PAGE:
So here is my first real hack for this project. I remember the training I got when i was selling this motor 15 years ago. The motor has a look up table for the initial acceleration. Once it is up to significant speed, the speed is set by the frequency from the crystal. So there seemed to be a chance to replace the crystal with an external signal. Now this...Read more »
I have always wanted to use the box of motors I had left over from the lead free transition to make some robots. The motors were the DD6450 motors and they 30W 24 V motors that spun at 2850 RPM. I had found some rubber rings that fit well over the motors and turned the outer rotors into wheels. The on board drivers made this motor pretty easy to drive with an Arduino but I wanted to be able to control it with my cellphone so we had a bit of 3.3V output from the ESP32 to 5V input problem. Here is the basic pinout:
So 24V runs directly from the battery so that is not an issue. Pins 1,2 and 8 work with 3.3V inputs. Pin 3 keeps the circuit running while not powering the motor. Maybe it is good for fast starts but I have not been using it.
The pin that has been a thorn in my side is Pin 9 CW/CCW. For some reason the 3.3V pin can not drive it. It actually does not run when attached to a ESP32. So to get around this sticky problem, I added a L293D motor driver. I use the 3.3V to switch the 12 or 16V coming in. I then drop it through a 5V regulator to drive the motor pin.
I wanted to make this controller as compact as possible, both to make it easy to mount and to save the cost of making the pcb. I used the MH-ET ESP32 shown below.
On the top side board I mounted the motor controllers, linear regulators and output pins. The ESP and the logic to drive the motors do not take much power so I did not attach the heat sinks to the back plane.
Full disclosure, this is a mechanical engineer making one of his first boards. It is functional but I can imagine I broke a hundred laws of elegant circuit design in making this happen. If anyone wants to school me in the comments, I am all ears. I probably would start with the power and ground inputs right next to the mounting holes in the bottom left corner above. I guess I am using nylon mounting screws!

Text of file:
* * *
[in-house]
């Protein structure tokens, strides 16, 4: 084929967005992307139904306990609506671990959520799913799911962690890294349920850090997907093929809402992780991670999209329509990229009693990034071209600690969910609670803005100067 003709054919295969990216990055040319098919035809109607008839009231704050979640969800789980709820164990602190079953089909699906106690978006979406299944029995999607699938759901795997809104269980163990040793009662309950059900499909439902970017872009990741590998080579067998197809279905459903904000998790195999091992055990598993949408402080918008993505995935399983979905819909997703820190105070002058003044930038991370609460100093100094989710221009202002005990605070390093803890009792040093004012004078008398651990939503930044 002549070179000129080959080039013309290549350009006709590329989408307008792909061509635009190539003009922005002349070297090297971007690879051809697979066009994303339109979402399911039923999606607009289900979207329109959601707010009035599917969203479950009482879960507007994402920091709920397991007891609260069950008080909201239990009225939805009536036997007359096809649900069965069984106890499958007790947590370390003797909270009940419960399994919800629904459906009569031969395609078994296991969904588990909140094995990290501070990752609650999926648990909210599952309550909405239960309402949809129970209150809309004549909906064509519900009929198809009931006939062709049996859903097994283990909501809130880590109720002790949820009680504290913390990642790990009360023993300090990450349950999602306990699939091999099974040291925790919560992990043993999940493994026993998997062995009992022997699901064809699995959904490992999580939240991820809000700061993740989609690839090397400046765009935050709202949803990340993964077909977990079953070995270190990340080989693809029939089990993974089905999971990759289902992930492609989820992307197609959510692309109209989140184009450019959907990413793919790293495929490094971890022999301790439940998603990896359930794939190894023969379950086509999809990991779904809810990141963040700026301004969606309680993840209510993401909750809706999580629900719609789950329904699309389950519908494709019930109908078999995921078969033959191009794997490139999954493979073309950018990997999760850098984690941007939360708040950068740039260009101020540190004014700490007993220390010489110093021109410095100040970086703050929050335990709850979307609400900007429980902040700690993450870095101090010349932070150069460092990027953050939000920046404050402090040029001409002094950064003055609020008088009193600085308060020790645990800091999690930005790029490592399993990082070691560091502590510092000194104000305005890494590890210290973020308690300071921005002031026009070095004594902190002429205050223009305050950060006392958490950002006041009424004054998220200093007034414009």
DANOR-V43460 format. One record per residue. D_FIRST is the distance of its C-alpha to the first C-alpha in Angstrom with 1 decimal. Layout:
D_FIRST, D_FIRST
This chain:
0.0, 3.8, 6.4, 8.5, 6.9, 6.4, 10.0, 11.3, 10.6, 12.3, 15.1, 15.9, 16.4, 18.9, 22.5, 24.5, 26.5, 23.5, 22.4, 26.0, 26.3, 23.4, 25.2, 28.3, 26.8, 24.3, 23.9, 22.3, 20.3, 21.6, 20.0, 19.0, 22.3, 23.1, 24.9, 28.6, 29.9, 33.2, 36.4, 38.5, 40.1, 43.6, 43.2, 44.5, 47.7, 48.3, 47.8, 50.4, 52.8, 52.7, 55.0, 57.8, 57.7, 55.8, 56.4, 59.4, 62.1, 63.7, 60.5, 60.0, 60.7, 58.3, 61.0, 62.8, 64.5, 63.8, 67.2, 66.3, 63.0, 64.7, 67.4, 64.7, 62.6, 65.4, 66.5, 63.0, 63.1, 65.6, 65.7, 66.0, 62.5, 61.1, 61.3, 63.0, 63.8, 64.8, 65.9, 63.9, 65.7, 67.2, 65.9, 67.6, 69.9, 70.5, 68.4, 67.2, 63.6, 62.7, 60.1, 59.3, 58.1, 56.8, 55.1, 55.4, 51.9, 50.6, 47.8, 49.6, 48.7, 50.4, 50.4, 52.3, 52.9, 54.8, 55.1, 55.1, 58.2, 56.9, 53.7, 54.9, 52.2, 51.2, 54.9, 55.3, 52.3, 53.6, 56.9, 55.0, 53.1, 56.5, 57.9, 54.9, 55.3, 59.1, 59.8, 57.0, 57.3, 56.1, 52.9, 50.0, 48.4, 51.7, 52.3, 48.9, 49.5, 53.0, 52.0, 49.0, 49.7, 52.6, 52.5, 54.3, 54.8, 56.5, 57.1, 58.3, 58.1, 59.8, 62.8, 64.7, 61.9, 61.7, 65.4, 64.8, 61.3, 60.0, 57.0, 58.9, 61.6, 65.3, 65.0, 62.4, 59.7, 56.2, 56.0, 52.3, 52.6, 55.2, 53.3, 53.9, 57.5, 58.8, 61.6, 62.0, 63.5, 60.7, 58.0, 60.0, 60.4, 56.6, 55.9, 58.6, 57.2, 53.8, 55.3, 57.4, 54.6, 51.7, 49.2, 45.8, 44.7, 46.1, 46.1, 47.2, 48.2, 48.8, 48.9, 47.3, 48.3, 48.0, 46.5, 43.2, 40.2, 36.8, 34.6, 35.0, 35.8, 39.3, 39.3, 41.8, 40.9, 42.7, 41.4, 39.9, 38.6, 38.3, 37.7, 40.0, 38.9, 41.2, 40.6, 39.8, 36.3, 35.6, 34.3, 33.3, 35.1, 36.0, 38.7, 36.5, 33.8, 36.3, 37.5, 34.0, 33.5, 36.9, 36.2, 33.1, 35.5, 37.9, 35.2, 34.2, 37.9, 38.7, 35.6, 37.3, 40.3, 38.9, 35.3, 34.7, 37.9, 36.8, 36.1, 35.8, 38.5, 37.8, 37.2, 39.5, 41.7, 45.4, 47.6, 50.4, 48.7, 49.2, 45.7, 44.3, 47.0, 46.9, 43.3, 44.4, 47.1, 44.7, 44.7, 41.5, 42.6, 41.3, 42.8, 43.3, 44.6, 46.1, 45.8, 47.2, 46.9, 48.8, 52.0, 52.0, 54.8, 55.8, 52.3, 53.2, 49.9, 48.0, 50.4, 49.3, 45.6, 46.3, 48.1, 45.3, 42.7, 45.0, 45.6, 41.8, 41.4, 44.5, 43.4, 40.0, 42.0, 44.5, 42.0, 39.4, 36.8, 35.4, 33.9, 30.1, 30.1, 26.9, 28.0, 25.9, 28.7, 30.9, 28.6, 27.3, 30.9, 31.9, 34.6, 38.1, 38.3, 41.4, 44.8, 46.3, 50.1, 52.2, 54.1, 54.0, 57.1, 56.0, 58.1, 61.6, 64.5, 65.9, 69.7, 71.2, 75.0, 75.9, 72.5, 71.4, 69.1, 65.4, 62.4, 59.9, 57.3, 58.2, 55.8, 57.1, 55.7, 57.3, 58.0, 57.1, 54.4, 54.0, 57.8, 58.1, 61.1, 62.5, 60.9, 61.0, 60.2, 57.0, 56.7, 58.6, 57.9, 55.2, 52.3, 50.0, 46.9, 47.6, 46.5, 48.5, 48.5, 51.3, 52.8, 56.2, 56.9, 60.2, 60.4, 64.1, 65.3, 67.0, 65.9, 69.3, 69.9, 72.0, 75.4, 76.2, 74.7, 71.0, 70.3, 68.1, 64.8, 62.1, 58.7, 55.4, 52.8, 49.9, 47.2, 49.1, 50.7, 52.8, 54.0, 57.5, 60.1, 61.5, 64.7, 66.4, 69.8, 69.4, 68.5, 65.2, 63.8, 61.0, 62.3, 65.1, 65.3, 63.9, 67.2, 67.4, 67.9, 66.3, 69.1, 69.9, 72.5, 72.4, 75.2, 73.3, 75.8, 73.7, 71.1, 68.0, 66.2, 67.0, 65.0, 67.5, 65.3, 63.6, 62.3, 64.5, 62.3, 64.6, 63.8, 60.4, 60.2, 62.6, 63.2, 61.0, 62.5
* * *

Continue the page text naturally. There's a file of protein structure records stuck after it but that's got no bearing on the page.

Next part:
Here is the top of the board. This is actually a big step for me. Being a MechE I generally do not believe in capacitors but I put to see if it helps out at all. On other projects with this motor I have had some intermittent operation where touching the circuit made it work. It could have been a bad solder joint but after hearing of the story from Jeri Ellsworth on how the China fab team removed the capacitors and made her C-One project not work. She put her hand on it, changed the capacitance and figured out that she did not make a dud of an ASIC. In the abundance of caution, I added capacitors to this board. Lots of them!
Outside of this board, the robot will only need a terminal strip to attach the 12V-16V. I am leaning towards 4 x 18650s just because I do not have a battery holder for 3. I want to get the BMS going but the first round will charge outside of the robot.
So from the top, the pinout is:
5) CW/CCW -- Pin 9 on the motor. This is boosted to 16V through the driver and then dropped to 5V. Pin 34 for the left motor and Pin 32 for the right motor direction.
4) Speed -- Next pin down is pin 8 on the motor, and 35 for the left motor and 27 for the right motor. There is a high and a low speed and low will probably be good for most driving.
3) Ground -- Pin 5 on the motor. Pin 4 will go to the ground on the power strip.
2) 5V -- This is Pin 2 on the motor. I believe this is what powers the electronics. My hope is that if this is off, the 24V wired directly from the batteries will not be drawing any current.
1) Start Stop - This should work as an enable, disable. It is pin 33 for the left motor and pin 25 for the right motor. Pulsing it may provide some crude PWM and make it somewhat possible to run this robot indoors.
For completion here is the Kicad board
I am not sure if anyone can find similar motors but if they are available, here is the board. ...Read more »